My summer vacations in Cairo usually have been mock exercises in public diplomacy, with yours truly playing a reluctant Karen Hughes. I am not a Republican or even a U.S. citizen, but I'd find myself dodging conspiracy theories or lending a sympathetic ear to a cousin who proudly remembers memorizing the names of every U.S. state but who hates America so much now that she never wants to see those states herself.
But not this summer.
There were no arguments over the United States, Israel, Palestine, Iraq or any of the other "hot spots" that used to dominate every meal and spill over into tea, coffee and dessert. This time, all conversations were about a small but active opposition movement in Egypt that since December has focused on ending the dictatorship of President Hosni Mubarak.
I have never heard so many relatives and friends take such an interest in Egyptian politics or -- more important -- feel that they had a stake in them. This opposition movement holds almost weekly demonstrations. It draws Egyptians from across the political spectrum: leftists, liberals and Islamists. And, more worrisome for Mubarak, it has solid roots in the country's middle class: Journalists, lawyers, judges and university professors have all thrown their hats in.
It is brimming with Egyptian youths who have known no leader other than Mubarak but are all too familiar with the legacy of his 24-year dictatorship: corruption, unemployment and fear. There isn't much that Egyptians can do about corruption and unemployment; those who turn out for the demonstrations are fearless. Several times during my visit I heard "we have broken the barrier of fear" -- the sweetest words of my trip. The demonstrators risk beatings, arrest and intimidation of their families.
Protests are banned under emergency laws that have been in place since Mubarak took over in 1981 after Muslim militants assassinated Anwar Sadat. The Egyptian regime says the laws are essential to fight terrorism. The Sharm el-Sheikh bombings on July 23 showed the sad fallacy of thinking that laws alone can stop terrorism. And the vicious beatings of anti-Mubarak demonstrators on May 25 and July 30 showed how those emergency laws are too often used to quell anti-government activity.
In Cairo I met reform activists and was lucky enough to march with 300 fellow Egyptians in a demonstration through Shubra, a working-class neighborhood weighed down by the unemployment and poverty that are constant concerns for many Egyptians. It was the first time since the anti-Mubarak protests began in December that protesters had taken their message to the street.
Riot police, who had previously confined demonstrations to one spot, were nowhere to be seen. Most of us knew it was because two days before the protest, Secretary of State Condoleezza Rice had admonished the Egyptian government for the May beatings and said that peaceful supporters of democracy should be free from violence.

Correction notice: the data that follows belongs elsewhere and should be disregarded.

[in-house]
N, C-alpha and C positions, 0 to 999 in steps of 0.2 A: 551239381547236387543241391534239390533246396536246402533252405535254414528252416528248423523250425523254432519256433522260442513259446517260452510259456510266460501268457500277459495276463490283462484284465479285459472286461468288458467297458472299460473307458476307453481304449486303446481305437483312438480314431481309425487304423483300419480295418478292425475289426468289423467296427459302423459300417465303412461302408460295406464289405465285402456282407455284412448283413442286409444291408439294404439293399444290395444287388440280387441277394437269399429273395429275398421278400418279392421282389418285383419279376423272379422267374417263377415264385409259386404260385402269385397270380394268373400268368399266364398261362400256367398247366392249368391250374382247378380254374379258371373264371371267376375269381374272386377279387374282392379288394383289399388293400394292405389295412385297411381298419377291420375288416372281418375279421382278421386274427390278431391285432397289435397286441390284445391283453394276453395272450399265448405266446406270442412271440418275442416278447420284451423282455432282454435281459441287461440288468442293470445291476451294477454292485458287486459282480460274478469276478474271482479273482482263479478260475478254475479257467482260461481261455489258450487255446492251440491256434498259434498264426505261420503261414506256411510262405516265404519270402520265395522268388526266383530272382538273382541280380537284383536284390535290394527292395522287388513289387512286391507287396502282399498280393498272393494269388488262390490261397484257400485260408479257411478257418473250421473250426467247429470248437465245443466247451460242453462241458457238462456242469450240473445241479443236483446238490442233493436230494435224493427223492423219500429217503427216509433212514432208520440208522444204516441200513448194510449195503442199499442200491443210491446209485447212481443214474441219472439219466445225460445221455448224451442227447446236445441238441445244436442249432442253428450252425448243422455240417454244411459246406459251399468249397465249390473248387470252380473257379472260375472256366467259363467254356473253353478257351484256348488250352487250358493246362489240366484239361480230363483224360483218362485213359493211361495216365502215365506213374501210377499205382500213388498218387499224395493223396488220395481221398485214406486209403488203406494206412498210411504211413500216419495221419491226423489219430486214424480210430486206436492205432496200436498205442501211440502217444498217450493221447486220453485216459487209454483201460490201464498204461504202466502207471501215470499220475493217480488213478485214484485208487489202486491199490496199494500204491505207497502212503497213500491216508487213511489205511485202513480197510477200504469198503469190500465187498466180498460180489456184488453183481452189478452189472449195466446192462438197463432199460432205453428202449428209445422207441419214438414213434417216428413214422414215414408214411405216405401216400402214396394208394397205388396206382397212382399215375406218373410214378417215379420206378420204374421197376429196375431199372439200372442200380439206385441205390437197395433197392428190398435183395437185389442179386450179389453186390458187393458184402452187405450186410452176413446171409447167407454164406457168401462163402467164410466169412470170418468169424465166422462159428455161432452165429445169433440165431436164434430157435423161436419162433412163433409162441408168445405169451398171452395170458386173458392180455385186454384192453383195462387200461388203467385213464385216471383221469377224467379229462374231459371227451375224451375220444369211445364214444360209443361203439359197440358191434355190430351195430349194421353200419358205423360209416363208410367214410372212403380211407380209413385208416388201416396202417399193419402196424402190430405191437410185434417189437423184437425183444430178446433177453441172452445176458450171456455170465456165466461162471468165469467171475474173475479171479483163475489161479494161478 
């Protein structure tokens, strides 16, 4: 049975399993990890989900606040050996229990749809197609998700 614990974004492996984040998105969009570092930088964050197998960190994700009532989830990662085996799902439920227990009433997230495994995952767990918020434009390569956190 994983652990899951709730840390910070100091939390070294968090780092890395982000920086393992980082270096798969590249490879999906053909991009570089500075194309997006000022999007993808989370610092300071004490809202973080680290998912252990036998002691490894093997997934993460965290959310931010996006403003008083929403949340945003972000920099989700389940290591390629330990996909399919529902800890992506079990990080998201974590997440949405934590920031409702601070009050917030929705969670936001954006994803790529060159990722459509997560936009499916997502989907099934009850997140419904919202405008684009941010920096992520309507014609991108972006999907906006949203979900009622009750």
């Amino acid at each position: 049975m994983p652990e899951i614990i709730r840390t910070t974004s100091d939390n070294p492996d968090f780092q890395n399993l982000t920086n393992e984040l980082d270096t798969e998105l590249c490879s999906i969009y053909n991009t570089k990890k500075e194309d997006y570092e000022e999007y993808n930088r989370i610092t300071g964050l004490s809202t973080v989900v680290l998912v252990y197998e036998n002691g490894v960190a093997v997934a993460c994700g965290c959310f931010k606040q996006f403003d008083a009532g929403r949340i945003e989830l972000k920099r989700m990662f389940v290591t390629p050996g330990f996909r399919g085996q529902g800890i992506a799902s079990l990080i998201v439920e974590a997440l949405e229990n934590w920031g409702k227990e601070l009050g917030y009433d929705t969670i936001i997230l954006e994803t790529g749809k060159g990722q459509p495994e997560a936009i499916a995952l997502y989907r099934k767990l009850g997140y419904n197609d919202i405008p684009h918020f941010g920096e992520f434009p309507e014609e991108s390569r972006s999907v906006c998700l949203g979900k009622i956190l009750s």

The U.S. administration must not take its eyes off Egypt. It has exerted unprecedented pressure on the Mubarak regime, but everyone I spoke to in Cairo wondered just how serious the Bush administration was when it said that it would no longer follow a decades-old policy that favored stability and the support of dictators at the expense of democracy. Most were skeptical but also determined to take advantage of any maneuvering room they could get in Egypt's suffocating political climate.
I am under no illusion that Egypt is on the doorstep of democracy, nor do I doubt that Mubarak will win the presidential elections on Sept. 7. But there is a strong sense that this is the time to lay the groundwork for real reform in the years ahead.
U.S. pressure and the internal opposition movement pushed Mubarak to announce this year that Egyptians would for the first time be able to choose from several candidates for president in September. For years, it was either yes or no for Mubarak. Still, the rules governing who can be a candidate make it almost impossible for independents to run.
Ayman Nour of the Ghad Party and Noaman Gomaa of the Wafd Party are the two most widely known people to make it onto the list of candidates. Official campaigning begins on Wednesday. If Mubarak wins a fifth term, as expected, he will stand to become the longest-ruling leader in the country's modern history.
His stranglehold on Egyptian politics has ensured that no real alternatives exist. But this is where his claims that he is accepting reform can truly be tested: Will he lift the emergency laws and make room for a truly vigorous political environment in which those alternatives can exist and grow?
Mubarak must not be allowed to get away with cosmetic change because he claims to be fighting terrorism or because the U.S. administration cannot decide how serious it is about change in the Middle East. Demonstrations and a thriving political culture are in the collective memory of Egyptians. Our presidents since the 1952 coup and revolution -- Gamal Abdel Nasser, Sadat and now Mubarak -- shared both an armed forces background and a determination to end the vigorous politics my country enjoyed before the advent of their regimes.
As Egyptians we are proud of that history but we sadly regret the political lethargy and decay that are the weeds of those successive dictatorships. We want our country back.
The writer is a New York-based columnist for the pan-Arab newspaper Asharq al-Awsat. Her Web site is www.monaeltahawy.com.